Oligometastatic disease has been in the spotlight of researchers, with a markedly growing number of new scientific papers every year (Figure 2) and even penetrating into the latest staging system of the American Joint Committee on Cancer (AJCC) for non-small cell lung cancer [1]. This is not surprising because it has been shown that local ablation of limited metastases can lead to prolonged disease control and eventually cure, such as in some oligometastatic HPV-positive oropharyngeal cancer cases. However, there are more objectives to attain and more indications and scenarios to intervene. Not yet standardized but already adopted by numerous investigators, the current terminology restricts the use of “oligometastasis” to newly diagnosed cases (synchronously with the primary tumour), while the term “oligorecurrence” should be reserved for a metachronous dissemination (> 3-6 months after the primary cancer diagnosis) or to a new manifestation in patients with a history of a prior metastatic disease. In those undergoing anticancer treatment, we may speak of “oligoprogression” if few distant lesions grow or “oligopersistence” if disease control has been achieved (Figure 1) [2,3]. Therefore, local ablation has an important position both as an adjunct to and a replacement of systemic treatment in the palliative setting, which is reinforced by its generally advantageous toxicity profile.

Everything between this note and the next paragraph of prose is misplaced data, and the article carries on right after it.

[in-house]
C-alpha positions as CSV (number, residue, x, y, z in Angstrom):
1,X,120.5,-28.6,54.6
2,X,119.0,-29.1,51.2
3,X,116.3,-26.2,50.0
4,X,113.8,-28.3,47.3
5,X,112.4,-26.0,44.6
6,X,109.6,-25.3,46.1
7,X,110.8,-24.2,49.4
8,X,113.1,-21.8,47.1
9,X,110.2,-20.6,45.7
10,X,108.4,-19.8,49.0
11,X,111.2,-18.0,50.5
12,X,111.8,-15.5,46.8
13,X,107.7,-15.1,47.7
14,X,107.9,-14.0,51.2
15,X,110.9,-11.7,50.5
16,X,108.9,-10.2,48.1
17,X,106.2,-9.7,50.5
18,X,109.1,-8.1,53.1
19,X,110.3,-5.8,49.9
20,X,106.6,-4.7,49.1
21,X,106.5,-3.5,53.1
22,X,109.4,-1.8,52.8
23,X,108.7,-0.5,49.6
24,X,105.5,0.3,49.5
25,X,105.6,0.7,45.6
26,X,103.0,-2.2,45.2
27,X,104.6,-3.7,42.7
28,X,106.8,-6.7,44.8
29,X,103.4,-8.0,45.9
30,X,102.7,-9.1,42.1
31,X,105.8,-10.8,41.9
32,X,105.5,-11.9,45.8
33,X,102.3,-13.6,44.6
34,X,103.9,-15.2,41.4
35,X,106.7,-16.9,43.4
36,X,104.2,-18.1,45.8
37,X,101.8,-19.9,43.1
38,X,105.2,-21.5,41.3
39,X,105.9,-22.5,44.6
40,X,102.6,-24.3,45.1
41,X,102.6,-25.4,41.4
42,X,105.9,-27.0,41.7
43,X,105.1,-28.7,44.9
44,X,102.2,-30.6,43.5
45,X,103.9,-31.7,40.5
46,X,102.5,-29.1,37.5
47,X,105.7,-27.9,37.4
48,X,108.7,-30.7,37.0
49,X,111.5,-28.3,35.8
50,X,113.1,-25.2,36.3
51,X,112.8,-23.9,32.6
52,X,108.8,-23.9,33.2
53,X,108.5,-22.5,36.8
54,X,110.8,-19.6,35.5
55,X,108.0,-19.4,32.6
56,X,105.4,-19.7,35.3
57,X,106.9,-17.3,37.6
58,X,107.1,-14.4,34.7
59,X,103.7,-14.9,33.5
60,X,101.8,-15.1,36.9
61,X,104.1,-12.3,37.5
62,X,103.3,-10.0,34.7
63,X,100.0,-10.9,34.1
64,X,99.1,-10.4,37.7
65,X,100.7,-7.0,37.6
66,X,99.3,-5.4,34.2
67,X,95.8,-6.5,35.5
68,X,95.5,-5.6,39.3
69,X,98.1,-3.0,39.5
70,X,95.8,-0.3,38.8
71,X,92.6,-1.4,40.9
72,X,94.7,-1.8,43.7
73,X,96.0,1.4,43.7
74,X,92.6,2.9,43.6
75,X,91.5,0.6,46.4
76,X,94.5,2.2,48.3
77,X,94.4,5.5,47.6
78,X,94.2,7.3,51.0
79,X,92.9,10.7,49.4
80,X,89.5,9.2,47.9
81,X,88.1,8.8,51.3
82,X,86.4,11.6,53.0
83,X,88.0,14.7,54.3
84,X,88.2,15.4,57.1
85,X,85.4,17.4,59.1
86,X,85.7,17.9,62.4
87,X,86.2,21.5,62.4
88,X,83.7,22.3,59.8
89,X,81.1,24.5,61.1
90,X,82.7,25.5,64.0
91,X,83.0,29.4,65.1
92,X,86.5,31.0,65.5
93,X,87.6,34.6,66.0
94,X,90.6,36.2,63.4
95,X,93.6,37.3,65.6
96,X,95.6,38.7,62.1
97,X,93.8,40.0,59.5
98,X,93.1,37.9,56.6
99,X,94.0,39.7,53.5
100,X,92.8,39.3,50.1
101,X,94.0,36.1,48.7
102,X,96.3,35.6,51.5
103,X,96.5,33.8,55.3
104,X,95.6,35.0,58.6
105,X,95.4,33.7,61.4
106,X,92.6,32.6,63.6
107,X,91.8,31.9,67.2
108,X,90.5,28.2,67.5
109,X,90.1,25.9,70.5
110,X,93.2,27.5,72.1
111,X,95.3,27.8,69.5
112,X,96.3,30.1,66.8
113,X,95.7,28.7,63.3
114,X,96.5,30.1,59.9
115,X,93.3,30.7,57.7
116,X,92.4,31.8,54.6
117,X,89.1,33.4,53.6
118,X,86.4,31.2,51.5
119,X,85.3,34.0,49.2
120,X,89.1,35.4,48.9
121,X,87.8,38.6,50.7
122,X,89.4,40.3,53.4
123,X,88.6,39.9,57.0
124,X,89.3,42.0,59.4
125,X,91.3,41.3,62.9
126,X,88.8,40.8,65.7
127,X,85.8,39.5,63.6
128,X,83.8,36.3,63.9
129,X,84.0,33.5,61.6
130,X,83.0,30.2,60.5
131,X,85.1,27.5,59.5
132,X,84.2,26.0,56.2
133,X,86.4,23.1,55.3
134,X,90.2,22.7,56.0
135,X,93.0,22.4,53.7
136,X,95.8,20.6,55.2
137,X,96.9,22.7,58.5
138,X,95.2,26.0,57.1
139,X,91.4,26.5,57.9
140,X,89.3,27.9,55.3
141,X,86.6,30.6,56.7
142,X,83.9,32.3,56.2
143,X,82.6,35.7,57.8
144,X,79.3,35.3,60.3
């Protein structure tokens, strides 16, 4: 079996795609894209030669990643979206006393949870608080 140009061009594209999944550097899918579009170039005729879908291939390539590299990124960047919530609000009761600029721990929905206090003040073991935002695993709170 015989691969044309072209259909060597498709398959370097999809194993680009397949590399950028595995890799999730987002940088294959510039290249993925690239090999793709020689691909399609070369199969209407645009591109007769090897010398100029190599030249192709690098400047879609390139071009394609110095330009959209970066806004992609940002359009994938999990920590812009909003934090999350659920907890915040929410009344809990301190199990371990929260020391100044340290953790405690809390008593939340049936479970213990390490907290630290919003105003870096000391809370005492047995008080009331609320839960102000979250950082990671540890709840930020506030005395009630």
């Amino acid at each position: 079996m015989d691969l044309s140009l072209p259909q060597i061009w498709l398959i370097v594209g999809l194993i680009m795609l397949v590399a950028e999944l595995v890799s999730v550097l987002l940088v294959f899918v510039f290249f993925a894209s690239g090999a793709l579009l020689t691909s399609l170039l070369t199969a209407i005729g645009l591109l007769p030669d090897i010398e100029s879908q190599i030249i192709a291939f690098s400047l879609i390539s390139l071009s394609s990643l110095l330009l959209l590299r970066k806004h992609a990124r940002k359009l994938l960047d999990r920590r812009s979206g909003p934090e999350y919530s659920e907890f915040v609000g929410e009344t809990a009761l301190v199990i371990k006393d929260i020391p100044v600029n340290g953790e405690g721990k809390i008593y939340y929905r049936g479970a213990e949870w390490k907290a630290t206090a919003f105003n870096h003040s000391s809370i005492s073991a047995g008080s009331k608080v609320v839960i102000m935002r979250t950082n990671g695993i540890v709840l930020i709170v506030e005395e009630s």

Compared with a leukaemia-like dissemination of many malignant processes, the encouraging aspect of a spatially limited oligometastatic disease has ignited a steep rise of scientific interest with new research questions and challenges. We have divided them in three main categories, summarized in Table 1 [2,3,4,7,8,9,10,11,12,13,14,15,16,17,18,19,20,21,22,23,24,25,26,27,28,29,30]. One of the major drawbacks of the oligometastatic concept is the current perception relying on therapeutic opportunity and cross-sectional imaging rather than intra- and intercellular processes [7]. This can be partially bypassed by refining diagnostic criteria in that we include disease kinetics measures, molecular imaging, and predictive nomograms, but sooner or later a better understanding of disease biology will become indispensable for further progress [4,7,10,11,12,13]. If we accept the contemporary definition and its shortcomings, the next step is to determine the optimal treatment strategy. The body of existing evidence, especially from phase III trials, is far from satisfactory, and improvements are already needed at the level of study design with respect to clinical endpoints and the choice of modalities [9,24,29]. The latter aspect may indeed be crucial not only due to the large range of possible treatment options and indications, but also because of various combinations and sequencing schedules [9,14,15,16,17,18]. It is therefore noteworthy that local ablation should not be used indiscriminately in the oligometastatic setting. The decision making is a multistep process influenced by the technical feasibility of a given procedure and clinical judgement of its relevance based on patient-related and disease-related factors [5]. Moreover, some of the positive randomized trials, including the CLOCC trial investigating radiofrequency ablation and the SABR-COMET trial evaluating stereotactic radiotherapy, were criticised for imbalances between the treatment arms. Further doubts have been raised following the publication of the PulMiCC trial which did not find a benefit of pulmonary metastasectomy over active monitoring in 65 colorectal cancer patients [30].